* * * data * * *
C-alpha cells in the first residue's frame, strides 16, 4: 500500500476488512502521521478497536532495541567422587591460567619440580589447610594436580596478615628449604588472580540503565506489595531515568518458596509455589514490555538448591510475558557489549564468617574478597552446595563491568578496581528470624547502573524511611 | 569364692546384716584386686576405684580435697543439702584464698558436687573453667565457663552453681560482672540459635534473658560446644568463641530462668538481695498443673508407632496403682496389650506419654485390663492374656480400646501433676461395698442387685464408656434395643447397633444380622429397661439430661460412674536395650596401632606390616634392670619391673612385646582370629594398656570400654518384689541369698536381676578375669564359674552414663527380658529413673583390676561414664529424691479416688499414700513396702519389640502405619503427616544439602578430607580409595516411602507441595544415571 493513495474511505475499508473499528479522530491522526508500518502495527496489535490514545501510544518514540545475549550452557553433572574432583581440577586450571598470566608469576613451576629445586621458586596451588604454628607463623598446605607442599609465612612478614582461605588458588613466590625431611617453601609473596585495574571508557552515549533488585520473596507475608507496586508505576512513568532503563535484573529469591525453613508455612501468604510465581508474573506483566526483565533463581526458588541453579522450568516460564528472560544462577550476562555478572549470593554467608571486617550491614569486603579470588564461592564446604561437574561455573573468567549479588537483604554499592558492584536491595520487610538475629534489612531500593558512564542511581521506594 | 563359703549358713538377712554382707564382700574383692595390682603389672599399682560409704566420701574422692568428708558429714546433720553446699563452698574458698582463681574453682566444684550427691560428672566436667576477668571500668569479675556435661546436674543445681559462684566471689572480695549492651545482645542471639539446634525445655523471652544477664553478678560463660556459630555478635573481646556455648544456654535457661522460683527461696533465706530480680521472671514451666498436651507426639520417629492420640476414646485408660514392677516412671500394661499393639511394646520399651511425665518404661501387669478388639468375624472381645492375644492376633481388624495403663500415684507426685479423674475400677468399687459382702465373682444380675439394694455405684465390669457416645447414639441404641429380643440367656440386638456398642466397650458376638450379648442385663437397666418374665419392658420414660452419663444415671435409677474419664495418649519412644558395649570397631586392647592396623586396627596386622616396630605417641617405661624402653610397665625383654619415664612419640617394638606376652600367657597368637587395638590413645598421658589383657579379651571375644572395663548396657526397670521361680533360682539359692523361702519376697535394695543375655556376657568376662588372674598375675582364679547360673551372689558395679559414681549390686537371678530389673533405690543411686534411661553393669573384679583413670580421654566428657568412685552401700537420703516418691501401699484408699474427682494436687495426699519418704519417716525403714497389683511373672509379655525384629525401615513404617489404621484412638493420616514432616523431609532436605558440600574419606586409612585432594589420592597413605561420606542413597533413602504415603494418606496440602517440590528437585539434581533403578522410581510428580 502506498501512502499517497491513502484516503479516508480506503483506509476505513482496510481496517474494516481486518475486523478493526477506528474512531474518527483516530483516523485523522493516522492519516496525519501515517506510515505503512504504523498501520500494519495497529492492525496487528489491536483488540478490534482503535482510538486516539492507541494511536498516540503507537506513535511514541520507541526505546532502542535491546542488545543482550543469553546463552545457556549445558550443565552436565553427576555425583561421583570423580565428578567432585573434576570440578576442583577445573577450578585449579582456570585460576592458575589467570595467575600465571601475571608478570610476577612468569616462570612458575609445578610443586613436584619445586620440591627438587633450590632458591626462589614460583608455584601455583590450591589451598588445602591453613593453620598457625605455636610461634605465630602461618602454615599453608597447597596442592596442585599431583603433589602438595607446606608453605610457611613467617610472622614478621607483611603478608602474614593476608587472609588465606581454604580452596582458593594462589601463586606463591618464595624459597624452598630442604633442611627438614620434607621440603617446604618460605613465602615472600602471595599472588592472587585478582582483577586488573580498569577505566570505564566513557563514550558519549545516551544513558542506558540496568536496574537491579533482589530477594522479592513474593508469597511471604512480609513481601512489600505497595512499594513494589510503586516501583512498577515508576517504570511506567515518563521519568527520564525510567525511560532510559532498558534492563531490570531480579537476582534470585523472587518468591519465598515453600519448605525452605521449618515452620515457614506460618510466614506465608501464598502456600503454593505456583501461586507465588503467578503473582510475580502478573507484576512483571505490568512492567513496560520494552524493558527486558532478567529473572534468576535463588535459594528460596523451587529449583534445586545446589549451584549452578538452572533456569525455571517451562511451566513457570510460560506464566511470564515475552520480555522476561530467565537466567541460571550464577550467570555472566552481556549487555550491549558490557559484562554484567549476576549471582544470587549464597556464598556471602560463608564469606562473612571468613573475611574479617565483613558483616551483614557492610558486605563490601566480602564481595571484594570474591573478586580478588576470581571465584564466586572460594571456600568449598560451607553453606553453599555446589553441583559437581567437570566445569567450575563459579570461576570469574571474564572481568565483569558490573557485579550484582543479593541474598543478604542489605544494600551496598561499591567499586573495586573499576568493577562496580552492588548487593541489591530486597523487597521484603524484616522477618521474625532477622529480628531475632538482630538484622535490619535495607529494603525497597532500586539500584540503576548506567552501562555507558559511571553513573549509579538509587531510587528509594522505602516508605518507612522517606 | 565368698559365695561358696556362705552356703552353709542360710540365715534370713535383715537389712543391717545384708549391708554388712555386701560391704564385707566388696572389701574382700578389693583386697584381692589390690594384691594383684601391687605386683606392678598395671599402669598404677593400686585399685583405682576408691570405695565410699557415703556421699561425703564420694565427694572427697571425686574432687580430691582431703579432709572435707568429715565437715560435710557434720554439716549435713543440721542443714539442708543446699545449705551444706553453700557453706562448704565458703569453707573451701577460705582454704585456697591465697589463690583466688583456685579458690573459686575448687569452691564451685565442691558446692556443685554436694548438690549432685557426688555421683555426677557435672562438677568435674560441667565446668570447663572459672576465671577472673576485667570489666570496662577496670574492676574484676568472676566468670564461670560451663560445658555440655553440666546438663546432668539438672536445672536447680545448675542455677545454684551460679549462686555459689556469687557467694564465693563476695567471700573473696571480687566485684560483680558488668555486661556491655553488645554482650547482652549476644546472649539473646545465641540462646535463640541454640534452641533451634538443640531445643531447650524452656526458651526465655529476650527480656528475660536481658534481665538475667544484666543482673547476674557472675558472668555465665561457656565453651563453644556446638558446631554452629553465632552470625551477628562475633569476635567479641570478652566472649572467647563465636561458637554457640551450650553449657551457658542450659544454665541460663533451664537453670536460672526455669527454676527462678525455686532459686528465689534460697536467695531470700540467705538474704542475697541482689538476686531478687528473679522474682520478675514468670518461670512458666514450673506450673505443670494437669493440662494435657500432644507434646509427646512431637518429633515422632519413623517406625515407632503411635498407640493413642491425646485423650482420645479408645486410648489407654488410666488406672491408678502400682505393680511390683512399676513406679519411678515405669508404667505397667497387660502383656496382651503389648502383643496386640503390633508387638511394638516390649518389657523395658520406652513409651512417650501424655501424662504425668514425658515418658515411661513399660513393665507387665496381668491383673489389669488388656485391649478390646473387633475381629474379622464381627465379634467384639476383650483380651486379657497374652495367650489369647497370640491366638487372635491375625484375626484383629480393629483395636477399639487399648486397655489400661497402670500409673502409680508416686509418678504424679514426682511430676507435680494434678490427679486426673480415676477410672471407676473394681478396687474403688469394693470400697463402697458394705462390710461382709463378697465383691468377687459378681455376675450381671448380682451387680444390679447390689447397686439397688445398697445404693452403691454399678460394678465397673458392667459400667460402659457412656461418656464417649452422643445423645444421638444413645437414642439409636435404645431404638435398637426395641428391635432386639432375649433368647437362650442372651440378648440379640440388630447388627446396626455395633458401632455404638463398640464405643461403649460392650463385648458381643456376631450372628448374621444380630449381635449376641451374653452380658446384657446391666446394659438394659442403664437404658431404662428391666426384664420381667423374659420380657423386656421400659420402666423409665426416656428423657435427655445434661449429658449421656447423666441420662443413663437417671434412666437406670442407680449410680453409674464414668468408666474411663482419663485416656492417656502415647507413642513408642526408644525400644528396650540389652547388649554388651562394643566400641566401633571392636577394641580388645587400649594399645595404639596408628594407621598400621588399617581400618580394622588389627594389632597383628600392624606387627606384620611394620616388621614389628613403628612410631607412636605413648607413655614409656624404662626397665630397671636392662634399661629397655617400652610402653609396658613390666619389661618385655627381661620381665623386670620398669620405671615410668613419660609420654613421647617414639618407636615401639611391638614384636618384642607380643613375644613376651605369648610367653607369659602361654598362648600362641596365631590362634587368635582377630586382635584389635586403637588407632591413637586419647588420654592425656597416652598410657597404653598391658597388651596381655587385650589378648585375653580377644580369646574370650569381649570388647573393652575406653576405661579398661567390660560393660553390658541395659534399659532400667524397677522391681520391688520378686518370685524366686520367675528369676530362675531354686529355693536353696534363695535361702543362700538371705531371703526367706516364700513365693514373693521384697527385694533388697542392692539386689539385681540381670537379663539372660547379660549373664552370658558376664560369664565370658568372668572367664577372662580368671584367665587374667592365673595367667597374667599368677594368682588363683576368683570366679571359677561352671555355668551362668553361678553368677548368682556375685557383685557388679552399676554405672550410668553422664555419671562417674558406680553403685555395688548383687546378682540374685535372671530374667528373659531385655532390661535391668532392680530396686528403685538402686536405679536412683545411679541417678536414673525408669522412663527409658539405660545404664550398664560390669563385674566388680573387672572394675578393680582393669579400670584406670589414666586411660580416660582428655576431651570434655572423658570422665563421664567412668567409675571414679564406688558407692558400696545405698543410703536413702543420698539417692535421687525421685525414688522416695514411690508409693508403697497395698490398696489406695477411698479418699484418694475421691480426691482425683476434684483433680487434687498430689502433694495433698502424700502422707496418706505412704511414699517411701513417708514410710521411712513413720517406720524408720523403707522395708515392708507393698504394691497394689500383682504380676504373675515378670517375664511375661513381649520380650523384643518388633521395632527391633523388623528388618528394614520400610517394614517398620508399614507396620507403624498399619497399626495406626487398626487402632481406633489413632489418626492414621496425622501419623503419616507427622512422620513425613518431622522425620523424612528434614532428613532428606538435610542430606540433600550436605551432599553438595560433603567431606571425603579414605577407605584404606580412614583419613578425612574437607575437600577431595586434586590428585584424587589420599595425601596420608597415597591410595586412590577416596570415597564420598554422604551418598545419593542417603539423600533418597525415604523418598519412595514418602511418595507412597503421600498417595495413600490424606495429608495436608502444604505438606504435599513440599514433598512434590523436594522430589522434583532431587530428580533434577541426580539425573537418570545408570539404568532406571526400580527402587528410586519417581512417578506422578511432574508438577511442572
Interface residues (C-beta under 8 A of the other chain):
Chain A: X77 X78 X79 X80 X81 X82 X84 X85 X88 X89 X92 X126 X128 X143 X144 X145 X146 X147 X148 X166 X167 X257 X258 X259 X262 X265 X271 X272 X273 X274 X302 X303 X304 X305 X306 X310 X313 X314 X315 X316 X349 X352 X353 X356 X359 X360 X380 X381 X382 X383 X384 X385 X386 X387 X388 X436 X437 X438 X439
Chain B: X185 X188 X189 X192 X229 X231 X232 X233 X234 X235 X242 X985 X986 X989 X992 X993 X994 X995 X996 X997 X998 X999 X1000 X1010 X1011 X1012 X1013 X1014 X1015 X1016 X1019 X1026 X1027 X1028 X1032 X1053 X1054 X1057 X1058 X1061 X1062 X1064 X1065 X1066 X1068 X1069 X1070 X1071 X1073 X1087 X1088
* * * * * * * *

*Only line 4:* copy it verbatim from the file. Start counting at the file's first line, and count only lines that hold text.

Chain B: X185 X188 X189 X192 X229 X231 X232 X233 X234 X235 X242 X985 X986 X989 X992 X993 X994 X995 X996 X997 X998 X999 X1000 X1010 X1011 X1012 X1013 X1014 X1015 X1016 X1019 X1026 X1027 X1028 X1032 X1053 X1054 X1057 X1058 X1061 X1062 X1064 X1065 X1066 X1068 X1069 X1070 X1071 X1073 X1087 X1088